When Johnny Cash married June Carter in 1968 shortly after proposing to her onstage in Ontario he wed himself not only to his steadfast guardian angel, not only to the disarmingly attractive and intelligent woman who co-wrote the country standards “Ring of Fire” and “Kneeling Drunkard’s Plea,” and not only, as his daughter Rosanne Cash noted, to the grand tradition to which she was heiress; he also married himself to her unwavering faith. It would be tested. “I spoke to Johnny maybe a half-hour or an hour after [June] passed away,” Rick Rubin said, recalling the severe pain Cash suffered upon the death of his wife in 2003, just months before his own death, “and he sounded, by far, the worst I’d ever heard him. He sounded terrible. He said that he’d experienced so much pain in his life and that nothing came anywhere near to how he was feeling at that moment.” When Rubin asked whether Cash would be able to find some sliver of faith inside him still, Cash “became a different person. He went from this meek, shaky voice to a strong, powerful voice, and he said, ‘my faith is unshakable!'”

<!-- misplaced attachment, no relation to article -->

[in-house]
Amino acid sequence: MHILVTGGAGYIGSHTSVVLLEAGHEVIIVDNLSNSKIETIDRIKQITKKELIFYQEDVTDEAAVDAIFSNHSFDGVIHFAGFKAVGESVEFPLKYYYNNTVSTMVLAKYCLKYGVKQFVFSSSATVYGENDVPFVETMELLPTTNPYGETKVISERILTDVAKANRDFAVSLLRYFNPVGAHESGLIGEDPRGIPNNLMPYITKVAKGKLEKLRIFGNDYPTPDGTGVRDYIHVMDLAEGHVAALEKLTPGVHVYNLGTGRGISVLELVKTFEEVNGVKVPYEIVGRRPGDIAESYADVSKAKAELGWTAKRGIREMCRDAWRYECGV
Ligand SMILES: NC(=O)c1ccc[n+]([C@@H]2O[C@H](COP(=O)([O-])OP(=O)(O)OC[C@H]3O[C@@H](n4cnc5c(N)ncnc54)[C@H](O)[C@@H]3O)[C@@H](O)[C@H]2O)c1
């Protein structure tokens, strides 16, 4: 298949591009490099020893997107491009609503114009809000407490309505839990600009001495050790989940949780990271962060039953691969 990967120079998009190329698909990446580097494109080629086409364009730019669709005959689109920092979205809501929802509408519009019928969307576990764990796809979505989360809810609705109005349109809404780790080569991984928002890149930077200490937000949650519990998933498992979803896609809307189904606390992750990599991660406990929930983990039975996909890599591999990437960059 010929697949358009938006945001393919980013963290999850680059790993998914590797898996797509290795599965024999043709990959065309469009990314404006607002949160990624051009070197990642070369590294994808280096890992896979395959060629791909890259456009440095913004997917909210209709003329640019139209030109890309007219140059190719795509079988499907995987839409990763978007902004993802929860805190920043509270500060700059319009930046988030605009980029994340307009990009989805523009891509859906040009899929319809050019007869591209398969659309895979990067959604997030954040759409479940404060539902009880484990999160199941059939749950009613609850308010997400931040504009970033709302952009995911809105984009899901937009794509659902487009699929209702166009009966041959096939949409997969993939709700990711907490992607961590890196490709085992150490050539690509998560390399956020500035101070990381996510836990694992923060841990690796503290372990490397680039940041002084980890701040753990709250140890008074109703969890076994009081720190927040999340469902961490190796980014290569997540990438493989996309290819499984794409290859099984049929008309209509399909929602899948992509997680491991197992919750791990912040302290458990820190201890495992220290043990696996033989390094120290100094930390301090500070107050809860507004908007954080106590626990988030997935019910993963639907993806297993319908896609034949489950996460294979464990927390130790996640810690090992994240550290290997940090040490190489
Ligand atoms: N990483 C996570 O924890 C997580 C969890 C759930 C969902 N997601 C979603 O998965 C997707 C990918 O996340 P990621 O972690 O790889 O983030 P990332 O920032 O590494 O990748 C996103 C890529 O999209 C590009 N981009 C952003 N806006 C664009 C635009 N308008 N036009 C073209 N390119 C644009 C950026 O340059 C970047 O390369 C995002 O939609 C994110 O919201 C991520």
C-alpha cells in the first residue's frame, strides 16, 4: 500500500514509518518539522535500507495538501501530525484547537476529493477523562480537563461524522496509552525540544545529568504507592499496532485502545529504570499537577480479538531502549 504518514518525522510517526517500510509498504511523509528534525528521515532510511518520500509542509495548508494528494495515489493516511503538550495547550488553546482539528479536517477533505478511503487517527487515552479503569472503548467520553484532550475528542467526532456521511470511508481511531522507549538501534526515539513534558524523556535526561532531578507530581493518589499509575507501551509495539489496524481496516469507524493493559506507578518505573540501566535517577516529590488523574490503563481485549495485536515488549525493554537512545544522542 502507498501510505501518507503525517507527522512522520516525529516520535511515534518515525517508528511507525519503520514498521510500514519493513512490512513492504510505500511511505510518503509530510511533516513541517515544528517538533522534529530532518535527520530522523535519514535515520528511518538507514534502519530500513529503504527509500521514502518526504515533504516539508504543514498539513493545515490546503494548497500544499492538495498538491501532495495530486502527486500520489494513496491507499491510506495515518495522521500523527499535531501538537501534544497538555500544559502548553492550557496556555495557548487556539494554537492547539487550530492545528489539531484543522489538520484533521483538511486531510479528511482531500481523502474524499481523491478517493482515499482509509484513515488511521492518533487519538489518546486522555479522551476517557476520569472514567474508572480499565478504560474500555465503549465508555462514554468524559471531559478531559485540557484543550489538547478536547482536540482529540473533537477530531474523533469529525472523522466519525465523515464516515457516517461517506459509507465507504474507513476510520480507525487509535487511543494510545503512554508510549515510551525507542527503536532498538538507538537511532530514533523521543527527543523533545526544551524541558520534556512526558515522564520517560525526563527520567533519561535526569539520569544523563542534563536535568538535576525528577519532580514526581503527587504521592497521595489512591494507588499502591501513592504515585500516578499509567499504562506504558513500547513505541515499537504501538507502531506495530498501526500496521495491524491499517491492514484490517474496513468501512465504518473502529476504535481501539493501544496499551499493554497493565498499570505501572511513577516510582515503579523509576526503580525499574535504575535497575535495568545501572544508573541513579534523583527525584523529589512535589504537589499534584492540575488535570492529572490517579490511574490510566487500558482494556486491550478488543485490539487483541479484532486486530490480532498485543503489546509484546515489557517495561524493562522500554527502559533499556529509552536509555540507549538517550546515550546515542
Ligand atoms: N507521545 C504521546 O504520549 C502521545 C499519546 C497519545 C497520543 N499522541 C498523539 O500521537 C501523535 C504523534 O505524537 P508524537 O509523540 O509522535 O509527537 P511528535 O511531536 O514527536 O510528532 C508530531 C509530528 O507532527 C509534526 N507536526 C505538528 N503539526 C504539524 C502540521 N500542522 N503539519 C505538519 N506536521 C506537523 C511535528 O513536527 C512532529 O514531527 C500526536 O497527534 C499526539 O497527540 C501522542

Though it was unexpected that June Carter would die before her husband who had been so famously ailing and recovering for so many years, it now seems inevitable that in his very last recordings Cash would be left in irreconcilable solitude, left alone with his past and his work, that he would not be able to pin all of his earthly redemption on the woman who, under the unceasing pressure, herself finally broke. The unwavering faith that Cash asserted so strongly when talking to Rubin signified a fidelity to June’s memory that it seems Cash was not often able to maintain when June was alive, despite the public fable to the contrary (there is a reason why the movie didn’t wade too far into their marriage). If many of Cash’s songs attesting to his love for his wife and family had a disappointing schmaltz about them, a sort of patriarchal sanctity and repose, then the songs he sang after June’s final departure—most especially his cover of Hank Williams’ “On the Evening Train” on “American V” — captured all the stoic longing and loss that permeate his finest recordings. But prior to June’s death, and aside from the fiery duet “Jackson” that they recorded before they were even married, the domestic songs Cash wrote and recorded for “American Recordings” were about as good as he got on the topic.